Wednesday, May 30, 2007

What They Leave Behind

Estate Sale. Those two words bring up different emotions in me. First, it means that there will be a house full of treasures that a family no longer wants. Second, it means that there is a home where memories are being erased and the things that were part of everyday life have come to the end of their needfulness.
Those are the things that draw me in. The things that tell the story of the woman that lived. The small things, the humble things, the workhorses, the utilitarian things that aren't thought twice about. You know them by these names- paring knives, pot holders, clothespins, dish towels, pastry cutters, rolling pins. The list is endless.
You can tell a lot about someone by how these things are worn. The well-seasoned rolling pin tells of a mother who baked pies or cookies for her family. What were their favorites? Did she let them help her as she gently blended the flour, butter and water into a soft, silky dough? How many times did she rub her floured hands along the length to prevent that dough from sticking, creating a smoothness unmatched by any sand paper? The pot holders that kept those hands safe from the heat of the oven and stovetop.
A paring knife, worn in the handle with a blade much smaller than when new. How many apples and potatoes did it peel with the help of a mother feeding her family?
Last year I went to a sale up the road from my house. Sitting on tables and in cupboards were the pretty things that adorned the life of the woman who lived there. I went directly to the laundry room. When I came home, I wrote this:

The Clothespins
It was a small brown bag, tucked just inside the laundry room door, that caught me eye. A humble thing, tied with a simple knot around a clothes hanger. Attached to it was a small piece of tape stating it's monetary value- fifty cents. It came home with me.
Turning out the contents. the years of this little bags life tumbled onto the table. Clothespins, none of them new, lay before me each with a story to tell about the rhythm of an everyday existence.
I doubt if the children realized the connection their mother had with these small bits of wood and wire. These were the things that held up her hopes and dreams. Could they possibly have imagined that something so utilitarian would touch this woman's heart?
Tracing the shape of each pin brings to mind a vivid picture-
Brand new tawny pins, standing like little soldiers across the line, grasping onto crisp cotton sheets and linen dishtowels, a gingham apron and a new husband's shirts, tails up and arms down, caught in an ethereal cartwheel.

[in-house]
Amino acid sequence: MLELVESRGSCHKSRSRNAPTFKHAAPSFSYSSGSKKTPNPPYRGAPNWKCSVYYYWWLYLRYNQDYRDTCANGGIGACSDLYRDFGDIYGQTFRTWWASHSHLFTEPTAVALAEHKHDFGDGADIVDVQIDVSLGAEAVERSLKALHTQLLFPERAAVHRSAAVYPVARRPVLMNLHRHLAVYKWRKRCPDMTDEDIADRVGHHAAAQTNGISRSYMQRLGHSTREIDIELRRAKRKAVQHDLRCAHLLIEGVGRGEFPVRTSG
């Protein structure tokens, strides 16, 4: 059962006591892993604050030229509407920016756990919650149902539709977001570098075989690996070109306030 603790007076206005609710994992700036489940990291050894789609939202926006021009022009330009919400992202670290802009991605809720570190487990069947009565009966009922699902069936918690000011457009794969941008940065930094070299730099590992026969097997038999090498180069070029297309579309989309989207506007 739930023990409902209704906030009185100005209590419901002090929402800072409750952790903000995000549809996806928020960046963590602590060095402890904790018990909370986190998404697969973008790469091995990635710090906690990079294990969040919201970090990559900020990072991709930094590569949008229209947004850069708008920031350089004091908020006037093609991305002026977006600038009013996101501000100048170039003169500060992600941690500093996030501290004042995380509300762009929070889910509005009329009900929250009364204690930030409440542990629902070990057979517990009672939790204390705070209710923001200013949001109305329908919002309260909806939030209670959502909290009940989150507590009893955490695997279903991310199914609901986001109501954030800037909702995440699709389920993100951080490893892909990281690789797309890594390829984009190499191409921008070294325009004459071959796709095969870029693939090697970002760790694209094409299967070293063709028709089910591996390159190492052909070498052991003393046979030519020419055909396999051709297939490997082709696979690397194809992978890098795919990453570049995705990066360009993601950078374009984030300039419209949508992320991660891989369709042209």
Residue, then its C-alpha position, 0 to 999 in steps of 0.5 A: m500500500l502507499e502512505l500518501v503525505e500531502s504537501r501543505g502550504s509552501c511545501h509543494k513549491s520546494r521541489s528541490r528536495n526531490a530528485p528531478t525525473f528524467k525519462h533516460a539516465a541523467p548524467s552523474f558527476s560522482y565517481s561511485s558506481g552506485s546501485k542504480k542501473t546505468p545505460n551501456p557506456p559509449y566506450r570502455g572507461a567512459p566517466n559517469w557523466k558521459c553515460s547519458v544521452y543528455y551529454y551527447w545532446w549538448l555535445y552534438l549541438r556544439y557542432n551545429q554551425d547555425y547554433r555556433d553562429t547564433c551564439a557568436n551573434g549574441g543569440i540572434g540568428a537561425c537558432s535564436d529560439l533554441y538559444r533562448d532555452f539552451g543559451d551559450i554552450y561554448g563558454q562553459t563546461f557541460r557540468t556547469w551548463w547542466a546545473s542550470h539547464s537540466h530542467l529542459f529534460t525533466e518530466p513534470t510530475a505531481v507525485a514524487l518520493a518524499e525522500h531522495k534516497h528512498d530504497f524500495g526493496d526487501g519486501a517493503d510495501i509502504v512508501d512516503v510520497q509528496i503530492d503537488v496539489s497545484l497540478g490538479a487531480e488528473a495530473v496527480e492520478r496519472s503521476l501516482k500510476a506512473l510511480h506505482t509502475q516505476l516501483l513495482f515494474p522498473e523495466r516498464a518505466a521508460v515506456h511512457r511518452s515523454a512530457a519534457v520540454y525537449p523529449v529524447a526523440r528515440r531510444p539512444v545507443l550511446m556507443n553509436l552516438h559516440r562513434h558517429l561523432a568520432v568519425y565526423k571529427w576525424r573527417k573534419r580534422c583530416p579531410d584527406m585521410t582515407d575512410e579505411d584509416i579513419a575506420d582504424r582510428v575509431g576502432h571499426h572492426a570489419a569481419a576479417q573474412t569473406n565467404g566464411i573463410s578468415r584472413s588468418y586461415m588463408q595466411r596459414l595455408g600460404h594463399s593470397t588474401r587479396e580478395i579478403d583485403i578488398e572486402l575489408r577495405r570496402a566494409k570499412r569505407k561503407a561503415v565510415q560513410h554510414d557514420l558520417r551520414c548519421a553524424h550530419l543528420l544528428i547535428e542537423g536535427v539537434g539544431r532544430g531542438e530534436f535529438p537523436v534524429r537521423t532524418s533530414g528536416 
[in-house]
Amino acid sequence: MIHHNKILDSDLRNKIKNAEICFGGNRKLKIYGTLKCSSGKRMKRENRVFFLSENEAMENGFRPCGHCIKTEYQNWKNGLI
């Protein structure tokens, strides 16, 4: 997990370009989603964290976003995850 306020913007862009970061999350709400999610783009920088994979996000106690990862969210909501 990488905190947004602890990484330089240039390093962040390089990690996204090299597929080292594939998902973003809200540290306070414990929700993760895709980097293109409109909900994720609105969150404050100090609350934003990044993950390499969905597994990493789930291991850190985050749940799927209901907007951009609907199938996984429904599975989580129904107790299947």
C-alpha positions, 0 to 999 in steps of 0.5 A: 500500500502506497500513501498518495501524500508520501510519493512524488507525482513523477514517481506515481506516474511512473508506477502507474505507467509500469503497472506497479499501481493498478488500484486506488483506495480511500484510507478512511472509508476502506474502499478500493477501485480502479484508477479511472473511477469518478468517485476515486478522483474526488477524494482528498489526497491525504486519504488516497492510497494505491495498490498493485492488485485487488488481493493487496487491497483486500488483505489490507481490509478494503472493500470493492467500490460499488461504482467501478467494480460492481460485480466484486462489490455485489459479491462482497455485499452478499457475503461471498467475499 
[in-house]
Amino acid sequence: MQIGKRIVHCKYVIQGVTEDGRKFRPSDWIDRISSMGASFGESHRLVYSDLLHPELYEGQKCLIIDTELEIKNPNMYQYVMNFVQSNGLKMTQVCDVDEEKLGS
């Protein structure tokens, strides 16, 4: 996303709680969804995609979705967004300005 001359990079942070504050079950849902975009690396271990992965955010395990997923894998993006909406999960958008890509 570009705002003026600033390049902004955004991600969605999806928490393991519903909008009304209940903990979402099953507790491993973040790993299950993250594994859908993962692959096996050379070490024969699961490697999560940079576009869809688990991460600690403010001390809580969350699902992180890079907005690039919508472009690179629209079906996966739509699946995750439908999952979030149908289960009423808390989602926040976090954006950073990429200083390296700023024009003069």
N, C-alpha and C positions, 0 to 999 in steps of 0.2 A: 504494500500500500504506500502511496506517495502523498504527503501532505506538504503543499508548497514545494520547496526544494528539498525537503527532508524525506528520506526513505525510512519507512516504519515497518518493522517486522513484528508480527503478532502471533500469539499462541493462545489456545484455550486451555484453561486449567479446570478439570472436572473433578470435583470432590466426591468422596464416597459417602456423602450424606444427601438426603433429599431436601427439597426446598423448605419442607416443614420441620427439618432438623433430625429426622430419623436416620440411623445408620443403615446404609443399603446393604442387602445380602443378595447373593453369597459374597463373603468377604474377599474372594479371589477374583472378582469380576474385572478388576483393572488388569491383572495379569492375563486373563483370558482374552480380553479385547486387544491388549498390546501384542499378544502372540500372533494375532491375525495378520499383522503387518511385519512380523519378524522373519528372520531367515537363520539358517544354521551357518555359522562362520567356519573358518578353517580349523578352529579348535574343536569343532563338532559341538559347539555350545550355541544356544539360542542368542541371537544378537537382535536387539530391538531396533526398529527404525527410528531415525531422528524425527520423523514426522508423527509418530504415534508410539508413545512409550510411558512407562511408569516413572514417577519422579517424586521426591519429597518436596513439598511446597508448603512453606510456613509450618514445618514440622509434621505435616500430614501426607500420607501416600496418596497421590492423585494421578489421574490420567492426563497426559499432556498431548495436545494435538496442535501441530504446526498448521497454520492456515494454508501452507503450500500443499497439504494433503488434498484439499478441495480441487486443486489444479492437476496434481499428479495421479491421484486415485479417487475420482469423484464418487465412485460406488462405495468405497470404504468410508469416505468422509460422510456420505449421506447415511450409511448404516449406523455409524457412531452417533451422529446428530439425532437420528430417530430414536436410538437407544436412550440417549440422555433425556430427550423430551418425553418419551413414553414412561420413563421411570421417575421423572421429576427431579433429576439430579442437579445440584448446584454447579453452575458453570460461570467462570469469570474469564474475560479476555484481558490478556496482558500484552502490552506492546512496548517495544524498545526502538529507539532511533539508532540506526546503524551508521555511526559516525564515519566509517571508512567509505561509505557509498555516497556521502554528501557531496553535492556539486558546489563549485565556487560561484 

Slightly weathered pins, side by side, bearing the smallest of burdens- soft pink layettes, smooth white diapers and the grins of little bibs dancing like scalloped trim against the edge of a brilliant blue sky.
On and on across the line they go, trusted friends always, clinging to a rapidly changing life. A family of tutus and training bras, muddy shoes and tear-stained handkerchiefs. Each pin fulfilling the measure of it's creation in the boundless sunshine of joy and the shadowy days of sorrow.
Like the woman who used them, they have developed a roundness and a softness that can only come with age. Tinged with gray, they mirror her hair. Splayed and twisted they have become extensions of her once nimble fingers.
This woman, now gone, remembered to hang them back in their place one last time. A familiar routine at the end of a day, at the end of a life.
Now they are with me, this fifty-cent bag of memories. The mundane tools of a woman who nourished and nurtured a family, set aside for more precious treasure, are waiting for the dawn of a new day. One filled with fresh air and sunshine, billows of clouds and clothes.
They mingle together with my pins newer pins now- tawny, clean and straight as they once were. In my handmade clothespin bag with softly faded strawberries and green and white checks, they wait for me. It is a suitable home for those things that will hold up the threads of my life.
So, out we go together into the soft breeze and the bright sun; me, this bag of clothespins and a cart of damp clothes. It's laundry day. It is my everyday.

If you happen by an estate sale, look for me. I'll be the one wearing an apron, clasping a lifetime in my hands.


GardenGoose said...

very nice writing. I too get those little bitter sweet twinges at a estate sale..wondering often times why the families don't wish to cherish some of the items I see. I picked up a scrapbook made back when Roosevelt was in office, newspaper clippings and poems.
Enjoy those clothespins..I know you will.

madrekarin said...

Thank you, Tina! I am going to one tomorrow morning with my mom and brother, who is here visiting. The woman that is running it knows me and she is will direct me, as soon as I get there, to the things I like. I had given her a copy of the essay and she said she will never look at things like clothespins in the same way again.
I bet your scrapbook is amazing. We go to the little White House, where FDR died, in Warm Springs every year. I just love it there.

BeachysCapeCodCupboard said...

What a beautiful post! Wonderfully written. I too think of the memories that are for sale at estate sales... I often wonder why if I, a stranger, could develop such a love for a stranger's treasure, then why couldn't some family member see the beauty of the object. I think orphaned family photo albums are the hardest thing to see up for sale.